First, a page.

Despite odds, Winston Churchill urged bombing around the camps but yielded to strategic objections of the British Air Ministry that was stretched on several fronts. It must be said that Franklin Roosevelt was colder than Churchill and blatantly lied to the Polish hero Jan Karski when he promised to do something. Similar was his frigid indifference and dissembling after the Katyn Massacre. Considering the number of innocent lives that would have been lost in bombings, the estimable historian Max Hastings writes in “Winston’s War”: “It is the privilege of posterity to recognize that this would have been a price worth paying. In the full tilt of war … it is possible to understand why the British and Americans failed to act with the energy and commitment which hindsight shows to have been appropriate.” Churchill told his Foreign Secretary: “… all concerned in this crime who may fall into our hands, including the people who only obeyed orders by carrying out these butcheries, should be put to death….” In this he was supported by Pope Pius XII who urged swift hangings at Nuremburg. Last year Pope Francis correctly and graciously defended the reputation of Pius XII against calumny. Since he opposes capital punishment, one wonders how he would have treated the genocidal criminals.
In this period, Pope Francis was just a child in Argentina, which was neutral but only in name, although its neutrality was not as neuralgic as that of Ireland whose government under DeValera went into official mourning at the death of Hitler, or as cynical as Switzerland whose banks national and private profited nicely from the Nazis. Looking back, Archbishop Bergoglio justly would be satisfied that he never joined a political party, but at the time his country was far from helpful to the world’s great crusade against evil. Indeed, in 1943, Juan Peron went to Germany to sign an agreement with Nazi arms manufacturers. This paved the way after the war for the Argentinian government to issue more than one thousand blank passports, welcoming such as Mengele, Eichman, Stangl, Priebkle and Barbie. The growing influence of Peron and his pre-embalmed wife, would stain more than one generation. Pope Francis had nothing to do with any of that, and his good heart could not be less than repulsed by it. It was characteristic of his pastoral solicitude that the Holy Father famously cautioned us to be careful about judging others. So it wise not to pass judgment off the cuff about circumstances of whose history one is innocent.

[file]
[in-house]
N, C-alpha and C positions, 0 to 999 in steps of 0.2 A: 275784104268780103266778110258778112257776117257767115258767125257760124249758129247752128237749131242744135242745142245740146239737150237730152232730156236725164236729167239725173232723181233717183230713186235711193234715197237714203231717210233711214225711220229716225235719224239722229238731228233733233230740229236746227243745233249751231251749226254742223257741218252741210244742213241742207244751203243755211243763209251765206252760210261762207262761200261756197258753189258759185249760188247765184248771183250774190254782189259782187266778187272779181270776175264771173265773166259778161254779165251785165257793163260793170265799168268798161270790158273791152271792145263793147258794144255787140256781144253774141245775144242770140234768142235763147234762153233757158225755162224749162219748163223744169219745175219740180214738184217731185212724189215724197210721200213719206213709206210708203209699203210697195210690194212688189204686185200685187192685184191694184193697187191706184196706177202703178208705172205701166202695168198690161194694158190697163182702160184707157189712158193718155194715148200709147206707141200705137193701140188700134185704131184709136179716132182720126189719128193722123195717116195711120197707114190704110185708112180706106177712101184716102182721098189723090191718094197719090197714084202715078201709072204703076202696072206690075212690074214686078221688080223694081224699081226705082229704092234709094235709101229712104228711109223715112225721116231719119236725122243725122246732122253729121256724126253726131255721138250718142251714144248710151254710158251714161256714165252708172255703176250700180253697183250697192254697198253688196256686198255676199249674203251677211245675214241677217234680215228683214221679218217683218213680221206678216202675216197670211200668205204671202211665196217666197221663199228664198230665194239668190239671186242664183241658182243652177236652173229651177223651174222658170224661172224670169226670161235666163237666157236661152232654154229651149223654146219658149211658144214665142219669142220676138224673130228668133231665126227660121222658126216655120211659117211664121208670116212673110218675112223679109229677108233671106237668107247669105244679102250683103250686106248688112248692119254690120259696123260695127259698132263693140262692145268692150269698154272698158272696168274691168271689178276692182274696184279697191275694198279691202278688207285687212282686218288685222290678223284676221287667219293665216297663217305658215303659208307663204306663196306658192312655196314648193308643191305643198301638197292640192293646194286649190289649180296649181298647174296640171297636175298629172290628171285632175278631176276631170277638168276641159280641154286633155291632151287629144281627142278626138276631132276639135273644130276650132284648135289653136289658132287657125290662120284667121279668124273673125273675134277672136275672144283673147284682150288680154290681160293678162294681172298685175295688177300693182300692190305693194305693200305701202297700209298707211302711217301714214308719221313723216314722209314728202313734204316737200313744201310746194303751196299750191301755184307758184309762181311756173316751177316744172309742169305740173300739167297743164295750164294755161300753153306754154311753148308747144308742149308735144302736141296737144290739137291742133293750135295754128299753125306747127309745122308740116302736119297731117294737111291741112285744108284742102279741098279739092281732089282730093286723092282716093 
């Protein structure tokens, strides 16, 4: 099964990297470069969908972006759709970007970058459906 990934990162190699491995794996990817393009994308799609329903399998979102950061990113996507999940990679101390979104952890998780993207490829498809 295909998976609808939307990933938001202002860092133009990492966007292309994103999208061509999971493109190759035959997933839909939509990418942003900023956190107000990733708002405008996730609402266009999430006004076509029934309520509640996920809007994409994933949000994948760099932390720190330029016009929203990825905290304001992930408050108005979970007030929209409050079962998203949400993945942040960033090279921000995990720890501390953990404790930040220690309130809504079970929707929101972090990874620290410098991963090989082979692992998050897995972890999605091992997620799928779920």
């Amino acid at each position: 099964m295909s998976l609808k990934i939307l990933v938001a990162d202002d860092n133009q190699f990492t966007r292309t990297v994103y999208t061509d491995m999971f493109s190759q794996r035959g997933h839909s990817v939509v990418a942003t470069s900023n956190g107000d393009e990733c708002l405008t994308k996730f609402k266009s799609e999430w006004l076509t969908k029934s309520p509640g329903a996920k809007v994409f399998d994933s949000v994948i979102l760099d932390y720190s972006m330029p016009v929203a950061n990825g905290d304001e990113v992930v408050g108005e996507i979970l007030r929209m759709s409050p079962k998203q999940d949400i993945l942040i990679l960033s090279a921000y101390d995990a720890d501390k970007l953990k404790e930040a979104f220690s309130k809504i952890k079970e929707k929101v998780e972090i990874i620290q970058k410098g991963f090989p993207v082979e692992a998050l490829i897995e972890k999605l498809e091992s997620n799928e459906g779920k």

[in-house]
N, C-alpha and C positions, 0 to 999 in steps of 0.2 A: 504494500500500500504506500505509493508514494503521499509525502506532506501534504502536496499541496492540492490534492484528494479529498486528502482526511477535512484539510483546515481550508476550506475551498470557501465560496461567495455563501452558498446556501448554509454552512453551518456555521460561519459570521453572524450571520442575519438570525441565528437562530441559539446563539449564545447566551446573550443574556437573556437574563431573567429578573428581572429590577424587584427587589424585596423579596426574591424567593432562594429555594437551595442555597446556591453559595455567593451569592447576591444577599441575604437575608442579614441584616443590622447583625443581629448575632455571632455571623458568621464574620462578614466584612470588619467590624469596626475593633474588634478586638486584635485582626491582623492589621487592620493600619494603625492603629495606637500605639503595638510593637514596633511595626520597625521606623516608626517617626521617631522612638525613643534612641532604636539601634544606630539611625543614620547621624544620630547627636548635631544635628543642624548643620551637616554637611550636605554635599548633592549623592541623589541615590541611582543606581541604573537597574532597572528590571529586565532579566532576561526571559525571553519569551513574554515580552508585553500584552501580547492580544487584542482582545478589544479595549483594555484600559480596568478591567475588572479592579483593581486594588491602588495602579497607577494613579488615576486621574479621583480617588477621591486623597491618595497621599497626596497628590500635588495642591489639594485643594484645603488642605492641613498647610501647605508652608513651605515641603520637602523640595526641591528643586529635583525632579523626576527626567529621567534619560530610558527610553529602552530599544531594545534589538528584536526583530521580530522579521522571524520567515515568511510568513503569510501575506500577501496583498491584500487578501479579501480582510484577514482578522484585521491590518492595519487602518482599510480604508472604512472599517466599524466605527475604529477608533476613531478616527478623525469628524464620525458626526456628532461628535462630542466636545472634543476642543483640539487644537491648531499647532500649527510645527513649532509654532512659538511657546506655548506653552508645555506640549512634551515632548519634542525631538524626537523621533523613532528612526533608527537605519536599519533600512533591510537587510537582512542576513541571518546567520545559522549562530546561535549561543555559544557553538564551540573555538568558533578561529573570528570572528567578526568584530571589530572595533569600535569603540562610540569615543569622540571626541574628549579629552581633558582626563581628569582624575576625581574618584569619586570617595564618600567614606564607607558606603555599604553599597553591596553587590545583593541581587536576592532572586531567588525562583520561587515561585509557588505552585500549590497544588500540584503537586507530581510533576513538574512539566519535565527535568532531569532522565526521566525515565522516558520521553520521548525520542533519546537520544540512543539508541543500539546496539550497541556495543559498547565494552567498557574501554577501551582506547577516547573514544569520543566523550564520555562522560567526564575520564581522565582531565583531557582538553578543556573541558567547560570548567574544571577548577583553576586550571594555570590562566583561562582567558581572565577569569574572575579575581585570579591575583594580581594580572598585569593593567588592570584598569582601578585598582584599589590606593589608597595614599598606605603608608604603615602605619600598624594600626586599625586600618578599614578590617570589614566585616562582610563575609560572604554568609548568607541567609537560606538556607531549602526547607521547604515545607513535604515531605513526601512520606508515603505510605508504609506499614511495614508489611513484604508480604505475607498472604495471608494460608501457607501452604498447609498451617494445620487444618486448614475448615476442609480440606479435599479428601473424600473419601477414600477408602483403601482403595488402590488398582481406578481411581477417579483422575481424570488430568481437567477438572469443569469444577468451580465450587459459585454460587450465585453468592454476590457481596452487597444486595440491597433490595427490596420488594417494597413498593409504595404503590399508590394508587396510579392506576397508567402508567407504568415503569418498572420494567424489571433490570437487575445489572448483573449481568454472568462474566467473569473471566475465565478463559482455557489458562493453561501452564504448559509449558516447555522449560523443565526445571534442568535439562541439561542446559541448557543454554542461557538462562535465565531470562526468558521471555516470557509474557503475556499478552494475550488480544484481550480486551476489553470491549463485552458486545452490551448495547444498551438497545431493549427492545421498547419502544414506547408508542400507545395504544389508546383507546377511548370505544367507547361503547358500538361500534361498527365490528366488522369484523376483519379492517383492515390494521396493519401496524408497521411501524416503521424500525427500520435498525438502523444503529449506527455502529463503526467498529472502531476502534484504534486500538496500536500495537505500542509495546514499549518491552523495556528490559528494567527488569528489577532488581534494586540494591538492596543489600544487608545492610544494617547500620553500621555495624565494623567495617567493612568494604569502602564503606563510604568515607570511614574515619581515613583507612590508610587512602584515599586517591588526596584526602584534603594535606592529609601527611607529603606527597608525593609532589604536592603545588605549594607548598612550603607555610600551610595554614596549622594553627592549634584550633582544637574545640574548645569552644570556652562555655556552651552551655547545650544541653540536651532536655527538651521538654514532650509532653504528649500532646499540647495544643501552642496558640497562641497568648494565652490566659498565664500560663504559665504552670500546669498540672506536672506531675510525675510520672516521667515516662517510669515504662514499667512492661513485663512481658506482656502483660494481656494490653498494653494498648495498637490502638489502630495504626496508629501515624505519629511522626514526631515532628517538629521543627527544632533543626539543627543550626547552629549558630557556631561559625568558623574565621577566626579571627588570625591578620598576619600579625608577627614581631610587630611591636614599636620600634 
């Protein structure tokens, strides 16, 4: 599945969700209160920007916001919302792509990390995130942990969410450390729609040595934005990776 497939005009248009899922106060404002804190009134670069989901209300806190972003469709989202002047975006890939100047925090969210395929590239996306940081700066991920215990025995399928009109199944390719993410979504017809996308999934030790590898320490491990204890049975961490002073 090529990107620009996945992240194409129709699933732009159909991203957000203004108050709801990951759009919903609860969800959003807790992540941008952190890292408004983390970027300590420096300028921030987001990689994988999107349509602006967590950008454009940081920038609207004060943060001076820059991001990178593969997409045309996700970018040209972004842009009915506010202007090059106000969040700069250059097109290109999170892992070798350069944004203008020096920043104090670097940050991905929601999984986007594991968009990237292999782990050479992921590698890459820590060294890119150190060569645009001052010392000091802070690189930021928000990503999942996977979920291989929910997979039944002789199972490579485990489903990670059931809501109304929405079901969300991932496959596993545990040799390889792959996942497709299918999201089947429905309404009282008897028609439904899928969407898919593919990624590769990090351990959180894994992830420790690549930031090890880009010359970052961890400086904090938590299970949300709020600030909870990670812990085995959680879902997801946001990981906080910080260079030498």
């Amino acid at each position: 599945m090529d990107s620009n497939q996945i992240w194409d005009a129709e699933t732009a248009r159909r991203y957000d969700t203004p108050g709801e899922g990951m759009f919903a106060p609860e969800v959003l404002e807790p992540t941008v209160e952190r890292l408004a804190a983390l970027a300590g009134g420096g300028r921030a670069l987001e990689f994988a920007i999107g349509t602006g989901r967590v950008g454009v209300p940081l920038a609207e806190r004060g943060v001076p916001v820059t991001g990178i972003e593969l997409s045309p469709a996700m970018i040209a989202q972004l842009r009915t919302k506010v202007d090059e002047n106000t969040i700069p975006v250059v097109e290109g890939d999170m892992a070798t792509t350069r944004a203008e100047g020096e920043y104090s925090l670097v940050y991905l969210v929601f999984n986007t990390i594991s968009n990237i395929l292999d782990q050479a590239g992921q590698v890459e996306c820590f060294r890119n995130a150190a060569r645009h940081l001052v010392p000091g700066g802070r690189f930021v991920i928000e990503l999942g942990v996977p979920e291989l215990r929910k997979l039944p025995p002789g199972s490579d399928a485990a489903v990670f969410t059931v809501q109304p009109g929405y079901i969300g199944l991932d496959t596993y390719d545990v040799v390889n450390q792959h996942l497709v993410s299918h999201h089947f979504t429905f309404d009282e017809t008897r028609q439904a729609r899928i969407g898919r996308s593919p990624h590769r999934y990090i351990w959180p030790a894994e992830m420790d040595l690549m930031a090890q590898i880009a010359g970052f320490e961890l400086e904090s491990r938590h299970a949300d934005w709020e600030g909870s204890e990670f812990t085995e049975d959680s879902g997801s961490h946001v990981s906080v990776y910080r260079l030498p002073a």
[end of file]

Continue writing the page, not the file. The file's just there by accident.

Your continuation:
No one should be held accountable for the sins of antecedents, be they of commission or omission. But everyone should refrain from playing Monday Morning Quarterback when it comes to wars. In spite of that nice line about Waterloo and Eton, battles are not won on playing fields. Their proportions are blurred by a vision that is retrospect, and their strategies cannot be assessed by impulsive rhetoric far removed from the shouts on the frontline.
(Photo credit: Pope Francis in Turin / REUTERS)